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Election Law @ Moritz

Election Law @ Moritz


Commentary

Political Campaigning by Churches and Charities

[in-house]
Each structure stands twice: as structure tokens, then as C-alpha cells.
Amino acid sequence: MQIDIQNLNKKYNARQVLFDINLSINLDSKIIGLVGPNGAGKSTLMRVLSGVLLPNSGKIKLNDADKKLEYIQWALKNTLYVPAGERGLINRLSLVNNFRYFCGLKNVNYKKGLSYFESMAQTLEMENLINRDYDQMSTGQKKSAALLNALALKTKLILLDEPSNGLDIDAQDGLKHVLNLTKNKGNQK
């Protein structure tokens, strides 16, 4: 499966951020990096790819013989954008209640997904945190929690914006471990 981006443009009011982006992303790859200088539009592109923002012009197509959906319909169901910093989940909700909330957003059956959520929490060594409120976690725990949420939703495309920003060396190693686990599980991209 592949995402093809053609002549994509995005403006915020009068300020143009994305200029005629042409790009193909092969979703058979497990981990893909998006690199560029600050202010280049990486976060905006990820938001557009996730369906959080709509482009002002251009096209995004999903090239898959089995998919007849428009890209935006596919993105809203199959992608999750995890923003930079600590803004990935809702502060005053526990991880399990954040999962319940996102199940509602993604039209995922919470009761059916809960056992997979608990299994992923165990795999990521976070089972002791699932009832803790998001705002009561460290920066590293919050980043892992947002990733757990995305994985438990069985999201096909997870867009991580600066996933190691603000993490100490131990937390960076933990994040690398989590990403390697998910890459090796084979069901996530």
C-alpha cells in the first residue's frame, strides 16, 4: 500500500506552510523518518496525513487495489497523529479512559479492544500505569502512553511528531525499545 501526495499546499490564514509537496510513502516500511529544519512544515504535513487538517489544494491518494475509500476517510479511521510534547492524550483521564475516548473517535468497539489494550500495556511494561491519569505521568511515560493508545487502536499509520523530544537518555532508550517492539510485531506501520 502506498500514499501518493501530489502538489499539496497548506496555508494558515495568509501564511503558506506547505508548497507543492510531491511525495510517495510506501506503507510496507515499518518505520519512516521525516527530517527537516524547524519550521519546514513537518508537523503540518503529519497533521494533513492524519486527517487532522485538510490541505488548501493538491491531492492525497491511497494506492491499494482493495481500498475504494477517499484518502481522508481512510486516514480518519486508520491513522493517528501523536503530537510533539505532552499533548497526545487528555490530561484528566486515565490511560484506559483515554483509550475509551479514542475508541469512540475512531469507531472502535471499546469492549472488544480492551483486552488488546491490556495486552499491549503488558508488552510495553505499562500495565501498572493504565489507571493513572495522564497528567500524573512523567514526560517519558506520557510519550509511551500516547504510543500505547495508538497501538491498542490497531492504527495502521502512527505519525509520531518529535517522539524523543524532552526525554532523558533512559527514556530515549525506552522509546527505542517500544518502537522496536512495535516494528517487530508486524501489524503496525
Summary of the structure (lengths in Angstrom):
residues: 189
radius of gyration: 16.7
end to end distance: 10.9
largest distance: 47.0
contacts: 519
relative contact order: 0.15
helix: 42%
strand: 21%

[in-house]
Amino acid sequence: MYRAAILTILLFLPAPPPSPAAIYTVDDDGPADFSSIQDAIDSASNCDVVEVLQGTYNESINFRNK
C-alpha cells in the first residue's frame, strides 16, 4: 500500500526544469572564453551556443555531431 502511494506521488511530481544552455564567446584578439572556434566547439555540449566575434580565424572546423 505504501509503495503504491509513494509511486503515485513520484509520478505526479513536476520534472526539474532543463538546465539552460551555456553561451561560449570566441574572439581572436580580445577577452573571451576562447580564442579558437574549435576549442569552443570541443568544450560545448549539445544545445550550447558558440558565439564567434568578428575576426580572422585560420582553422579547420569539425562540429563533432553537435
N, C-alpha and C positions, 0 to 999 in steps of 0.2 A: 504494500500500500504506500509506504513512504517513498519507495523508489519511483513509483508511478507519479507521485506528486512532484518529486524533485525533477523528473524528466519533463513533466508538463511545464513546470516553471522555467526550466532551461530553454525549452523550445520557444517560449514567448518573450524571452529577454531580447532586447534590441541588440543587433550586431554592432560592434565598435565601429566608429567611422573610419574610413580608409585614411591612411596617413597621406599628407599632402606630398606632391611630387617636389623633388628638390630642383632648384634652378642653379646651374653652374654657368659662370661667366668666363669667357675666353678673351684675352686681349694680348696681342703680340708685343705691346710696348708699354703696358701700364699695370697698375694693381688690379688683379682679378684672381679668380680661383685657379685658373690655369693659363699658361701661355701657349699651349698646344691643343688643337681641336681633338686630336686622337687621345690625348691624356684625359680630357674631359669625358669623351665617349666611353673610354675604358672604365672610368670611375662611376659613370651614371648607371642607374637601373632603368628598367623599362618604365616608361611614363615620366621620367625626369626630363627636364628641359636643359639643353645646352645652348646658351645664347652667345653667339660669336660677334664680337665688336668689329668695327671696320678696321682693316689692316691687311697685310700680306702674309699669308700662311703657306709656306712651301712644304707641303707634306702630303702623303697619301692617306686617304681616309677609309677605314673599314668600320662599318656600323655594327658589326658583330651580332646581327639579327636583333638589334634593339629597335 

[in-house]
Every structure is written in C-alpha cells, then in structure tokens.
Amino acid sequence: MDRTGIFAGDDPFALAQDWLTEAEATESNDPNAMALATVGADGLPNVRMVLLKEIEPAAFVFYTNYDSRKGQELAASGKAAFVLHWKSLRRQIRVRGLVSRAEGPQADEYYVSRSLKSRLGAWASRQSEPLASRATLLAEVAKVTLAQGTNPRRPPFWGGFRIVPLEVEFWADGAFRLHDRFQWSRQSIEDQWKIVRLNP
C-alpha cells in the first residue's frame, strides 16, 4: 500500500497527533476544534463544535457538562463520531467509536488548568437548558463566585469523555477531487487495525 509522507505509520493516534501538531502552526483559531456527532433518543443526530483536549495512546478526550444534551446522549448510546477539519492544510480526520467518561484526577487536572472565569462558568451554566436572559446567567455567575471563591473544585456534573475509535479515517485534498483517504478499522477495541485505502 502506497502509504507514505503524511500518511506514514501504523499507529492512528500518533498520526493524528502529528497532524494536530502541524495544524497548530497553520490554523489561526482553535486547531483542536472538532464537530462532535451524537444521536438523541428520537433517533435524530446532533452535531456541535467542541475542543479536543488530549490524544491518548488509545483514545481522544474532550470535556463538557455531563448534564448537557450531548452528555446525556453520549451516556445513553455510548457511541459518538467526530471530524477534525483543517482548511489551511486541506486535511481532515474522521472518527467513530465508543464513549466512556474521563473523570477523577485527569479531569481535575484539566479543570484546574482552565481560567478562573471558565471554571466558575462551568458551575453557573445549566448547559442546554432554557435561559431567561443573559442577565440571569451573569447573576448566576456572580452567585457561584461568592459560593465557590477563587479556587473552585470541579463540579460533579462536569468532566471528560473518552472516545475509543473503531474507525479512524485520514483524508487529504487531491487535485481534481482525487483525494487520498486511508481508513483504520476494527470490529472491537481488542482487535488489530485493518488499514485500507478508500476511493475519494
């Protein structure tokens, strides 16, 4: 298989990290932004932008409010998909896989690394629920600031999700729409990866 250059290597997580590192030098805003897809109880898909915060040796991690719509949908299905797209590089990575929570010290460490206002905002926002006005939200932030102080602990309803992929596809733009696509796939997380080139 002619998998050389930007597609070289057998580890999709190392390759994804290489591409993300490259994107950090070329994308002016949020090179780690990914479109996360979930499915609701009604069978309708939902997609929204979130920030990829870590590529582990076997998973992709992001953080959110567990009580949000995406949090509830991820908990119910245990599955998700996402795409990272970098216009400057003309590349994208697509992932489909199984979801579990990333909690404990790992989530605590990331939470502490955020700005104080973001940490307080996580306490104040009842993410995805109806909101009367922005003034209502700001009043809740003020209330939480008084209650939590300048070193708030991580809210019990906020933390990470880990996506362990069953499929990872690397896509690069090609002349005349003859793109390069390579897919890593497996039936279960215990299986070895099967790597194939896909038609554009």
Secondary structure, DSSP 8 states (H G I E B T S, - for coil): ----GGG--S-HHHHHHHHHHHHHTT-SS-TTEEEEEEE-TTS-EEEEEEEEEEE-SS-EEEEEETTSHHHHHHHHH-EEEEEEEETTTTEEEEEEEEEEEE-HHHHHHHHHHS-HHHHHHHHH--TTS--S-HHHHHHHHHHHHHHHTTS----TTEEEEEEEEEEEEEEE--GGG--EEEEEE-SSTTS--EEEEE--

In his recent blog post, Bob Bauer summarizes and criticizes my recent article on "Political Campaigning by Churches and Charities." In one sense, I was pleased to read his comments. Bauer fairly and accurately summarizes the main substance of my argument that allowing (c)(3)s to intervene in political campaigns is bad for (c)(3)s and bad for democracy. His criticisms, however, miss some of the fundamental premises underlying the article, and his implied remedy has serious problems of its own. In the article, I defend the prohibition in the Internal Revenue Code that prevents tax-exempt 501(c)(3) organizations from intervening or participating in political campaigns on behalf of a candidate for Federal office. I believe the prohibition is good public policy, helps keep a level playing field in elections, and is constitutional. Most tax-exempt organizations are allowed to engage in at least some level of intervention in a political campaign, and as Bauer notes, even corporations are allowed to endorse candidates. Section 501(c)(3) organizations, however, are different. They are in a sense "super tax-exempt." Section 501(c)(3) organizations receive a dual subsidy. They are not required to pay tax on their income, and contributors to the organizations are able to deduct the contributions under section 170 of the Internal Revenue Code. Thus, even more so than other tax-exempt organizations, the citizenry as a whole, through the public fisc, is being asked to subsidize the organization. Religious institutions, charitable organizations, and educational organizations qualify for this super subsidy. As a condition of receiving this subsidy the organizations must meet certain requirements, including a prohibition from intervening in political campaigns. Some 501(c)(3) organizations have cried foul, arguing that they have a First Amendment right to intervene in elections. There is, however, no First Amendment problem here. These organizations voluntarily seek preferential tax status. They know the restrictions and benefits of that status and choose to seek it. If the organization did not want to comply with the restrictions, it could organize in a different form, forgo the super subsidy, and engage in as much campaign related activity as it wanted consistent with federal election law. The underlying policy question is why should the government subsidize campaign activity for this select group of organizations? My goal in the article is to defend the above restriction by showing that it is both constitutional and good public policy. Bauer acknowledges my policy concerns but argues that they are a parade of horribles and by implication, not what would happen in the real world. Bauer seems to argue that allowing religious institutions some small amount of leeway to intervene or participate in political campaigns would not produce the horrors that I fear. Bauer may be right, and my colleague Allan Samansky has made just such an argument in a recent article. In fact, Samansky also disagrees with my constitutional argument and believes that churches have a constitutional right to intervene and participate in political campaigns. But what I think Bauer misses is that the "parade" I envision is more plausible than he thinks. Political campaigns have found new and innovative ways to influence the electorate. Recent experience has shown that campaigns will attempt to use churches to influence voters and that non-profit organizations are particularly vulnerable. Do we really want our churches and charities to become extensions of political campaigns? Bauer is right, a limited exemption might not produce such a result, but there is already significant abuse in this area. There is every indication that many organizations will push the line as far as they can. For example, if we allow organizations to endorse candidates to their membership, how do we define membership? A broad conception of membership could completely destroy the "limited" exemption. Bauer also correctly notes that current campaign laws would also provide some limitations for (c)(3)s. For example, even if there were a limited exemption, 501(c)(3)s would still be subject to federal contribution limits. But as Bauer knows probably better than anyone, those laws still allow a tremendous amount of election activity. Providing for a limited exemption simply increases the potential loopholes and increases the chances that the consequences I fear will come to pass. Moreover, Bauer criticizes my argument that the prohibition is good for (c)(3)s. But here I think Bauer fails to recognize the amount of coercion and pressure government and politicians can place on religious institutions. Recent campaign experience shows that politicians can and will place pressure on religious institutions to promote politicians campaign or party. The political campaign prohibition helps protect religious institutions from this coercion. Churches and other non-profit organizations already have significant ability to influence the electorate and to reach out to their members. The political campaign ban is a minor limitation that seeks to prevent the use of taxpayer dollars to subsidize speech aimed at supporting or promoting a specific candidate. If 501(c)(3) organizations want to intervene in political campaigns, let them do so without taxpayer provided subsidies. That is what the rest of us are forced to do. Let organizations formed to preach to the masses, help the hungry, and educate our children do just that. We lose far less when we prohibit these organizations from engaging in political campaigns than we would lose if the public lost faith in its religious and charitable institutions.